You've got that numbness and tingling in your thumb again. This time around, it's also in your index and middle finger. You keep dropping things, like your keys and glasses. And the symptoms are worse at night, often waking you up with the feeling that you need to shake your hand and get the blood flowing back into it. What's going on?
Three words: Carpal tunnel syndrome (CTS), says Joseph Legato, MD, an orthopedist at Summit Health who specializes in hand and wrist disorders. Also known as median nerve compression, CTS is extremely common affecting between 3 to 6 percent of adults in the U.S. The condition causes tingling, weakness, and sometimes numbness in the hand and fingers.
Dr. Legato advises that people experiencing symptoms of CTS take them seriously. “If you don't seek treatment, you could begin to see permanent muscle loss,” he warns. “While I can help correct CTS, I can't help you get back lost muscle.”
What is carpal tunnel syndrome?
CTS is a disorder characterized by a group of symptoms. Dr. Legato says these symptoms are generally caused by compression of the median nerve in the wrist.
Other nerves from the neck might be involved as well. “It's not uncommon to have contributions of nerve compression from two spots,” says Dr. Legato. “This is known as double crush phenomenon, and it's more common than people think.”
Symptoms of carpal tunnel syndrome
If you have symptoms Dr. Legato advises scheduling an appointment with a hand surgeon. Be on the look out for:
- Numbness and tingling in the thumb and parts of fingers
- Hand weakness
- Dropping items
- Muscle atrophy or reduced muscle mass
- Loss of sensation to hot or cold temperatures
These symptoms also tend to worsen at night. While pain and swelling are less common symptoms, they may be present at times in certain individuals.
Other disorders that mimic CTS have similar symptoms. For example, numbness and hand weakness, can be related to neuropathy — damage to the peripheral nervous system — from diabetes or de Quervain's tenosynovitis, which is inflammation of the tendons and synovium (the sheath that covers the tendons). Your diagnosis affects the type of treatment you receive, so it's important to receive the correct one.
How carpal tunnel syndrome is diagnosed
When someone comes in with a suspected case of CTS, Dr. Legato begins with a physical exam. He tests each finger for sensation and looks at the muscles where the hand meets the wrist for strength and muscle atrophy. Dr. Legato will also tap the median nerve. If this results in numbness and tingling, then that may indicate CTS.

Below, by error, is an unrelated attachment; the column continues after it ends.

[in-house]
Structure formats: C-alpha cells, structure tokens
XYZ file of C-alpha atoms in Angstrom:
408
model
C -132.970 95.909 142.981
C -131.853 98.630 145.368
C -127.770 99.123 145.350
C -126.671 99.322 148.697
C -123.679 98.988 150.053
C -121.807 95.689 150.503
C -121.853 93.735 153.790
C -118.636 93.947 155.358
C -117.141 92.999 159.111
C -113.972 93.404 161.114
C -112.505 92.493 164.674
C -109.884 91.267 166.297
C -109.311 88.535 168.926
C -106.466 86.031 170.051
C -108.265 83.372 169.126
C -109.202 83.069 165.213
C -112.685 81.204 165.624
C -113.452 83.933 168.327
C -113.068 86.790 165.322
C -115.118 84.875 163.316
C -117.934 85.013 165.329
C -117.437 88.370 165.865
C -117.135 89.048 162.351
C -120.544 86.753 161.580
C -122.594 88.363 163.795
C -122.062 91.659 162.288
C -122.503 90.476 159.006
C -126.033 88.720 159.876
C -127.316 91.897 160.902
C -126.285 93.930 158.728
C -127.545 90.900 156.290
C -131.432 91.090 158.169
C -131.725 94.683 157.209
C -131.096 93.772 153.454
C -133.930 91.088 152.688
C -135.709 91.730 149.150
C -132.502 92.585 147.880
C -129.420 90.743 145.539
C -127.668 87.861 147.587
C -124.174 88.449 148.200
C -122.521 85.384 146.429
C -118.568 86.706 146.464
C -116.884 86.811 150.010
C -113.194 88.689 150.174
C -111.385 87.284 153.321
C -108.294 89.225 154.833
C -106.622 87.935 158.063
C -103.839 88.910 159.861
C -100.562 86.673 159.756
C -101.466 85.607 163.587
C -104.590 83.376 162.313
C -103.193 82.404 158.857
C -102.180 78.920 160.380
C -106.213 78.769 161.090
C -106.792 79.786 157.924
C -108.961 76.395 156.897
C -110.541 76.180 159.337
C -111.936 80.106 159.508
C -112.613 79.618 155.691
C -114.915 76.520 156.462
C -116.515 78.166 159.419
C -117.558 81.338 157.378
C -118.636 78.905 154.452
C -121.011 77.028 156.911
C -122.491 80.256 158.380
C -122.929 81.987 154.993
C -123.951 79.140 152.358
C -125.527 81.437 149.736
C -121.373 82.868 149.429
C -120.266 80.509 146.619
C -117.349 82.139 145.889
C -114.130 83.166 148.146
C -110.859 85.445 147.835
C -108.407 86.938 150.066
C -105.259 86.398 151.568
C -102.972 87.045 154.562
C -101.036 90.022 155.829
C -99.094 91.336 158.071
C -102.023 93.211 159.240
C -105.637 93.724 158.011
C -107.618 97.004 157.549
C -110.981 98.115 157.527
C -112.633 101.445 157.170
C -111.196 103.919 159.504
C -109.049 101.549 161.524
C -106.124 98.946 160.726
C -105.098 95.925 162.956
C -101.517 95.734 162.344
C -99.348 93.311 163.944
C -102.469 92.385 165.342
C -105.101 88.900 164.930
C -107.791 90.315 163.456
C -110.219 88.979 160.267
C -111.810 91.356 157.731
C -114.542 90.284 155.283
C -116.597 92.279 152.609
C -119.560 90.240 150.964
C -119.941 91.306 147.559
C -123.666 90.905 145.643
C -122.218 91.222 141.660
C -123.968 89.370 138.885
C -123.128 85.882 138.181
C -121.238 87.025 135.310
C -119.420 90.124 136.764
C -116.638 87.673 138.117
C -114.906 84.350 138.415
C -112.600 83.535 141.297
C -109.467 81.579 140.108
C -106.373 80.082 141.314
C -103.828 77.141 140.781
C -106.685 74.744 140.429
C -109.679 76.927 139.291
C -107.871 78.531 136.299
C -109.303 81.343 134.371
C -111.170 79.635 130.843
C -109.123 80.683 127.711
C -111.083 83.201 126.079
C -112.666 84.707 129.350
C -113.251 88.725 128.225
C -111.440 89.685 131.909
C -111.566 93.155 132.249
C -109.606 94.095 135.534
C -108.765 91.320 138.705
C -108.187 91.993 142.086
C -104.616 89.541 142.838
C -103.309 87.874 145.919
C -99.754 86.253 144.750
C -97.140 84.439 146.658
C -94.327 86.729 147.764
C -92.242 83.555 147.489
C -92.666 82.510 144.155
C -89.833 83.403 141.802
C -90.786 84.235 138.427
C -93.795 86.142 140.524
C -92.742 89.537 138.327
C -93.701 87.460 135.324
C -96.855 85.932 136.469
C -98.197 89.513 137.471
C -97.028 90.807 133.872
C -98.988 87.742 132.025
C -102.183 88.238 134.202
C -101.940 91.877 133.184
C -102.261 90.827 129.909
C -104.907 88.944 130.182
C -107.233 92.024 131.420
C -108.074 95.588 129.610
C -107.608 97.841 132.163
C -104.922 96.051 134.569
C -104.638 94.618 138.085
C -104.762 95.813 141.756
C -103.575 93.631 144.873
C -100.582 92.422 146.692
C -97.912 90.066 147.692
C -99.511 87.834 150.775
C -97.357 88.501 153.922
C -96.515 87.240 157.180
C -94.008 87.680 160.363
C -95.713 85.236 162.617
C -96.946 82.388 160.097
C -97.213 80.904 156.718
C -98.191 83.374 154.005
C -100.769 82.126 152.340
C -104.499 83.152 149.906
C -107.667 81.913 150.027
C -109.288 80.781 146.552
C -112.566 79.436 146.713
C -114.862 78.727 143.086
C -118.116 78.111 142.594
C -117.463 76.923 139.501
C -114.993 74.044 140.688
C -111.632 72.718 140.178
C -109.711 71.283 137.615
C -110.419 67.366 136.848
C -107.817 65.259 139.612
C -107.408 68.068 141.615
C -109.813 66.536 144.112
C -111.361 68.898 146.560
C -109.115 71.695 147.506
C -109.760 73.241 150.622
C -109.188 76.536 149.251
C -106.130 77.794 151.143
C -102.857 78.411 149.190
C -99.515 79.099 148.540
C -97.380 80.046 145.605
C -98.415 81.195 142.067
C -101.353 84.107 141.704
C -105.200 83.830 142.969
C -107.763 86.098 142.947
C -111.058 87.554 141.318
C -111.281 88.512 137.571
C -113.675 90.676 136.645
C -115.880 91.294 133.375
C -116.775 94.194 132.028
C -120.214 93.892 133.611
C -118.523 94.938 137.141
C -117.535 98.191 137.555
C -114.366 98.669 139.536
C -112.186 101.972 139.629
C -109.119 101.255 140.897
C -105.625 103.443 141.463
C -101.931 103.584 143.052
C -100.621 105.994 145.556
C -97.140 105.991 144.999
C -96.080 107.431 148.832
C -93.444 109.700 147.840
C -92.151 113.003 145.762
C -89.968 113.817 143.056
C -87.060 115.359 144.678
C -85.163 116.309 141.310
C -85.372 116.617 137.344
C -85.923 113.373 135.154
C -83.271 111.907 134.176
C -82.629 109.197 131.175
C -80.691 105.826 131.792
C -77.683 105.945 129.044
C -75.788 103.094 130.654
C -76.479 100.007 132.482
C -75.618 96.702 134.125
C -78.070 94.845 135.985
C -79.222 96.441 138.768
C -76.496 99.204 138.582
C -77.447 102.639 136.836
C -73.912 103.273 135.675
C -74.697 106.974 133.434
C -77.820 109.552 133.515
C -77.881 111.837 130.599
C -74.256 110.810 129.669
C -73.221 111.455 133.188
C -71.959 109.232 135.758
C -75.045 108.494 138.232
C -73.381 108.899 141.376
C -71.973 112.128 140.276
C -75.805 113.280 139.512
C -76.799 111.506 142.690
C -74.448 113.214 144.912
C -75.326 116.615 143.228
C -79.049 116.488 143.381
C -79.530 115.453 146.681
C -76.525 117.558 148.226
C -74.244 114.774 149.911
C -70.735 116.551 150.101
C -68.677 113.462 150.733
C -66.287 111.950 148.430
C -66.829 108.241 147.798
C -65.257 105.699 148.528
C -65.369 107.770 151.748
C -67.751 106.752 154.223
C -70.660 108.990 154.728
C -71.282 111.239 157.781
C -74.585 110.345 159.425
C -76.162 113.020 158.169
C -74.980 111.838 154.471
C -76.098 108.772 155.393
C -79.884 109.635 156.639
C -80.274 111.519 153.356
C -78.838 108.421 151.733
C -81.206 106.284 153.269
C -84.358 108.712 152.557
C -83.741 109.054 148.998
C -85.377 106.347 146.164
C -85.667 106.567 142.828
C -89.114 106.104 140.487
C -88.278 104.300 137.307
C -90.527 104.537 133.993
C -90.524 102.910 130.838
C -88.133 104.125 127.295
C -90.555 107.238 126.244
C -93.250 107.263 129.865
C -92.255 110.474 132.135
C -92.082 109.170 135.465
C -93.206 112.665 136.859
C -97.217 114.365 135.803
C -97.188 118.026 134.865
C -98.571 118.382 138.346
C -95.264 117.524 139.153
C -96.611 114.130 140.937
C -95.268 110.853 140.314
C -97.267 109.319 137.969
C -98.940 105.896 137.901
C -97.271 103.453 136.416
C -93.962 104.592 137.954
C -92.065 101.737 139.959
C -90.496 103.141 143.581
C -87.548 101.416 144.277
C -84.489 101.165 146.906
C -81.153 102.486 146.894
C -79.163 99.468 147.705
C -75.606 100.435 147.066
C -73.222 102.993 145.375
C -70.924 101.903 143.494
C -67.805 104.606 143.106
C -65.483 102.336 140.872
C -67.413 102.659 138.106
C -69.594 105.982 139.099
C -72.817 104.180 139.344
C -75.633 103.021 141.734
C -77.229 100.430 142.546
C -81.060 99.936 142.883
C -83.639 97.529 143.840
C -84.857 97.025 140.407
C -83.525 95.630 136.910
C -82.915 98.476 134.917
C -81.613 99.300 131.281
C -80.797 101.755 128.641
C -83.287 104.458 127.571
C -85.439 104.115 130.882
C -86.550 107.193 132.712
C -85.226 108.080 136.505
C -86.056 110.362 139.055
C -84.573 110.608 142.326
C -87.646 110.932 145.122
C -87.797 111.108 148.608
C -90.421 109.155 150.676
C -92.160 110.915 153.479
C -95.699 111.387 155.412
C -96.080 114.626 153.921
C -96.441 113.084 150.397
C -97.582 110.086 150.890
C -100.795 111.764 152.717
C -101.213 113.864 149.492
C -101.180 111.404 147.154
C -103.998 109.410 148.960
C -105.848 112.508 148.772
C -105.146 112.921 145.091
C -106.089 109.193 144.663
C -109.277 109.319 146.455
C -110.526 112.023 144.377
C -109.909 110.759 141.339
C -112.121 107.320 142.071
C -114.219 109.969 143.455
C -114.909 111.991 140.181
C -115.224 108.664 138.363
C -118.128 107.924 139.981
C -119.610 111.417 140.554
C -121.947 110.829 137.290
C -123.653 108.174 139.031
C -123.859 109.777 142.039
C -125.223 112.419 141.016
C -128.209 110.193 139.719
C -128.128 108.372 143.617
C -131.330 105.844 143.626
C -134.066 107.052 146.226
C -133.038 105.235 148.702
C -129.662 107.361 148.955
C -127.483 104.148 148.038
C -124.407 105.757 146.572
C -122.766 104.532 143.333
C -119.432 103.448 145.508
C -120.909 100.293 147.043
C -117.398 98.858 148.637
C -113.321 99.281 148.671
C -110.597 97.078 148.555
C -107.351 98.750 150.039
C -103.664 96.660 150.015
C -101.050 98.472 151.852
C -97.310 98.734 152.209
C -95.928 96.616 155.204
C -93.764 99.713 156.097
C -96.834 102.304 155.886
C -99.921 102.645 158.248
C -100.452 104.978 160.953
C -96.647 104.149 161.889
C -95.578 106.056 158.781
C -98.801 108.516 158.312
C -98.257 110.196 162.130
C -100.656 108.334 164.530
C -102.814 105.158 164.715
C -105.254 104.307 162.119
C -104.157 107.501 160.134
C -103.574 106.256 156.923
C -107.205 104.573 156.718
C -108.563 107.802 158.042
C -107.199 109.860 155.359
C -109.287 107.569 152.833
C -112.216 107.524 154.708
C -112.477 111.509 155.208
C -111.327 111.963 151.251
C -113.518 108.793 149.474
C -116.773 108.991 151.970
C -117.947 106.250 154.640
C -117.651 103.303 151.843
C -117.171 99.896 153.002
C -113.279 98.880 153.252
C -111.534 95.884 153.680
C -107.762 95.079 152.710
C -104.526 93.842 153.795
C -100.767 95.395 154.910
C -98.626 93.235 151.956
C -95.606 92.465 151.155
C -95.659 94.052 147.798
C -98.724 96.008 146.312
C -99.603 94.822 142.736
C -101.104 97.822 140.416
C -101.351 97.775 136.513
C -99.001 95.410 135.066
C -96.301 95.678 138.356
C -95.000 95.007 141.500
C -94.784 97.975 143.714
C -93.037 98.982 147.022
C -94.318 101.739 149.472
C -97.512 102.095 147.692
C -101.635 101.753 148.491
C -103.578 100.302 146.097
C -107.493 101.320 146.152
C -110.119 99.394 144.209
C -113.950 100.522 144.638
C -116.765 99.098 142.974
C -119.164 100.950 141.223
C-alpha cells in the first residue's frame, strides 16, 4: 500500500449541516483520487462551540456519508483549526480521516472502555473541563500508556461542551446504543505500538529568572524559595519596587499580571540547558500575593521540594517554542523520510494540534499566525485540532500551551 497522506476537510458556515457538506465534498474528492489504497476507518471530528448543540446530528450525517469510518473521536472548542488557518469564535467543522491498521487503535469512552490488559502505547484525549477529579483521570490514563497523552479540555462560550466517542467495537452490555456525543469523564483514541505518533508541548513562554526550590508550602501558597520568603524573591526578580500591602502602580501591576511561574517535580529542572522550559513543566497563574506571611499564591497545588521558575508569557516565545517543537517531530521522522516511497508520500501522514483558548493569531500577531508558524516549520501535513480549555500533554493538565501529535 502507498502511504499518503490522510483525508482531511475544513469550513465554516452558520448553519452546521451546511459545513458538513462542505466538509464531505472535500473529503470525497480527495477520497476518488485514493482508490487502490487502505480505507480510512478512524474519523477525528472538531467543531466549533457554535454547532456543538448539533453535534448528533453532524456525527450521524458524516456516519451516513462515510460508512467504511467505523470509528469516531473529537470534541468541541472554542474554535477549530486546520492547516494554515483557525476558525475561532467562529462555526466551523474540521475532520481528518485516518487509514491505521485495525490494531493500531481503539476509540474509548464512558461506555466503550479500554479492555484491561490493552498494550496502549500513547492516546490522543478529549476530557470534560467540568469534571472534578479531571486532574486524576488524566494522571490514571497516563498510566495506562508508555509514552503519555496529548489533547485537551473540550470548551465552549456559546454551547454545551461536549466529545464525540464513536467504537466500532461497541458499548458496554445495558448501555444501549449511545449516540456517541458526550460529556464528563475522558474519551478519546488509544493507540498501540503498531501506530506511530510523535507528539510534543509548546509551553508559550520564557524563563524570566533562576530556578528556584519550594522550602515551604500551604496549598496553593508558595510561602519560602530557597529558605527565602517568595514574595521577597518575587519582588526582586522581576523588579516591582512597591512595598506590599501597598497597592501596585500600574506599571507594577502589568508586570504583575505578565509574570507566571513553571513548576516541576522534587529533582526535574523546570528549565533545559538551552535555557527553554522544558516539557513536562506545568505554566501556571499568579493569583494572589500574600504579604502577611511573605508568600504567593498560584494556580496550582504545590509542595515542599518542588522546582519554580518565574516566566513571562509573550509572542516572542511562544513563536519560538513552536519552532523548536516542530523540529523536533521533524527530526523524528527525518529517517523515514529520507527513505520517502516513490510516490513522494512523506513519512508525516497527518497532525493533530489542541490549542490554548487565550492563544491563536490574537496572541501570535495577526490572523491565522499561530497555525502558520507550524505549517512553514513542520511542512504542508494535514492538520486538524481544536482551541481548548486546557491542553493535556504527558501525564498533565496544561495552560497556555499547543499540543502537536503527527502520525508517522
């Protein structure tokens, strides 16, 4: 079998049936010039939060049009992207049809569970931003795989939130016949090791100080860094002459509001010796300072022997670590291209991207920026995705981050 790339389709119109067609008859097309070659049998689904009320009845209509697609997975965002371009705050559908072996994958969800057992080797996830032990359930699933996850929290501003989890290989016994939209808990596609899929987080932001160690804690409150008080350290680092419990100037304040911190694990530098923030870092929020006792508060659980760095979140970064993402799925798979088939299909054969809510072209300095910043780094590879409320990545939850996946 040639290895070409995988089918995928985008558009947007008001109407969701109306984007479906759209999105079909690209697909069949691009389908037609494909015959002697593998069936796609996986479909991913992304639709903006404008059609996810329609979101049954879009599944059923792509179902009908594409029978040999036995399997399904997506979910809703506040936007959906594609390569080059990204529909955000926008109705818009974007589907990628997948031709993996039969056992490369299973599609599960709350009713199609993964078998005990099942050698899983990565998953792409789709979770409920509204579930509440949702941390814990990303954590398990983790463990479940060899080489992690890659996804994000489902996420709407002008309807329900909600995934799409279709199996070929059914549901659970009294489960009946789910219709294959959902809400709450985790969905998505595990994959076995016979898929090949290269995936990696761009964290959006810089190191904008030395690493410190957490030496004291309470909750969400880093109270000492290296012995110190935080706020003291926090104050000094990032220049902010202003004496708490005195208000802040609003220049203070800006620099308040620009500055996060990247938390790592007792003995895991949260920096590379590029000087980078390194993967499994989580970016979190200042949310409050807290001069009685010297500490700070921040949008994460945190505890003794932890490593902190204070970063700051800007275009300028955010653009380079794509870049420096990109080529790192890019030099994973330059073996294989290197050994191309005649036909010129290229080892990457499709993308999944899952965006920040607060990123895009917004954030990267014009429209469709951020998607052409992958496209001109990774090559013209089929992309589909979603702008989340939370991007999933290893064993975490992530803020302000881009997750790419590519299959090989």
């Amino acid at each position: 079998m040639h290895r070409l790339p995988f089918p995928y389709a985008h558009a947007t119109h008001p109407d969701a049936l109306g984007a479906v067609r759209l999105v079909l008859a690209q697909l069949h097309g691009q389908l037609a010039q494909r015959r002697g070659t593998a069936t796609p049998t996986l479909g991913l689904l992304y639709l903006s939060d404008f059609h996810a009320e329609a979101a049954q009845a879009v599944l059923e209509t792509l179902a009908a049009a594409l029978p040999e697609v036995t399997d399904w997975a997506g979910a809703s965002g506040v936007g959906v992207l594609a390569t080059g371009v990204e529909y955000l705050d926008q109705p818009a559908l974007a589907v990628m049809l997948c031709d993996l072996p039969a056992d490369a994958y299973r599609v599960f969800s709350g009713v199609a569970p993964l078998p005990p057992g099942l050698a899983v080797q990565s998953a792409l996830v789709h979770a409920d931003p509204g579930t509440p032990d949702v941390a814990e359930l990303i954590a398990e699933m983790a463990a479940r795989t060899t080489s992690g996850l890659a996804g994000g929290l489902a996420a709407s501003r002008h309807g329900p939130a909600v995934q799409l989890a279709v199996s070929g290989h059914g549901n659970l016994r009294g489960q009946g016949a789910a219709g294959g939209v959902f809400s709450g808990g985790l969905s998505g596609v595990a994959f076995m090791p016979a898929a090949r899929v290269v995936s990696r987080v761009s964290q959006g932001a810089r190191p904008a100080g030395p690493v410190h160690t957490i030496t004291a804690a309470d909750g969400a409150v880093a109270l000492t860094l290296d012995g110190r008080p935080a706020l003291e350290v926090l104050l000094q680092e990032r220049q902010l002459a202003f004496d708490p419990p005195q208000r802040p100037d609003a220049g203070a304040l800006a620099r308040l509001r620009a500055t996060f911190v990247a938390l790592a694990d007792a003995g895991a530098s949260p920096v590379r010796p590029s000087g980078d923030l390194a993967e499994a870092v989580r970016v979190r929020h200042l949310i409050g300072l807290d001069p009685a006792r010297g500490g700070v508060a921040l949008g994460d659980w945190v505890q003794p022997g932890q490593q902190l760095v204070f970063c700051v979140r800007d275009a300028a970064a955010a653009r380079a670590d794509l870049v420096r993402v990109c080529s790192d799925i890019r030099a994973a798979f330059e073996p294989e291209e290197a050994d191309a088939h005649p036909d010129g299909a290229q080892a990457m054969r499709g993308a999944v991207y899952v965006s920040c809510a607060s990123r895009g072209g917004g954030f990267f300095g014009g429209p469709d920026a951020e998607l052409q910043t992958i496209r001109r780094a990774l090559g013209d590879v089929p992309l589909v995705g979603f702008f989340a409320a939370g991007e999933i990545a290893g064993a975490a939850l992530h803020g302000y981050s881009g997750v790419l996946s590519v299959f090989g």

To rule out diseases like arthritis and diabetes, Dr. Legato may order blood tests, X-rays, ultrasounds, and an electromyography (EMG), which tests the activity of the nerves. These tests also help him determine both the severity and the source of the symptoms.
Who develops carpal tunnel syndrome?
Activities that might irritate or lead to CTS are the “regular use of vibration tools,” explains Dr. Legato, “or anything that requires repetitive flexion of the wrist with hard gripping of the hand.” This includes people who work in manufacturing, construction, cleaning, tailoring, meat-packing, and other jobs that require heavy physical labor.
Genetic and biological factors play a role. So do age and smoking. “As you age it’s easier for the nerves to get more compressed, and smoking might inflame the synovium,” he adds, “although the etiology is not fully understood. We just know that they're risk factors.”
What's not on the list? To most people's surprise, the answer is: typing. Evidence doesn't consistently show that keyboard work causes CTS, admits Dr. Legato. It may, however, worsen symptoms if you have existing compression of the nerve. Regardless, if you are experiencing symptoms, he recommends you have it evaluated.
Treatments for carpal tunnel syndrome
Dr. Legato always considers non-operative treatments first. “My initial go-to is night splinting,” he says. “I also advise activity modification: Avoid the things that aggravate it. Take breaks. And wear the splint during the day if you need to.”
Physical therapy, he notes, is not common. Though some advocates believe that yoga and acupuncture help as well. “A steroid injection may be the next step to help relieve CTS symptoms, and it may also serve a diagnostic role,” he adds.
If symptoms worsen or you start to notice atrophy or loss of hot and cold sensations, then Dr. Legato may suggest surgery. CTS operations are the second most common type of musculoskeletal surgery, with more than 230,000 procedures performed annually.
There are two kinds of procedures — the traditional open release incision and the less invasive, camera-guided endoscopic surgery.
Both offer what Dr. Legato calls “good patient outcomes.” Neither surgery requires the risk of going under general anesthesia or an overnight hospital stay.
Some evidence shows faster recovery with the camera-guided option, he explains. But both techniques have been shown to have similar outcomes over the long-term. “Everybody is different,” adds Dr. Legato. “It comes down to personal choice.”
Overall, whether it's non-operative or operative, CTS treatment “has a pretty high patient satisfaction," he says. "If you feel symptoms, have them checked out. Don't wait on it.”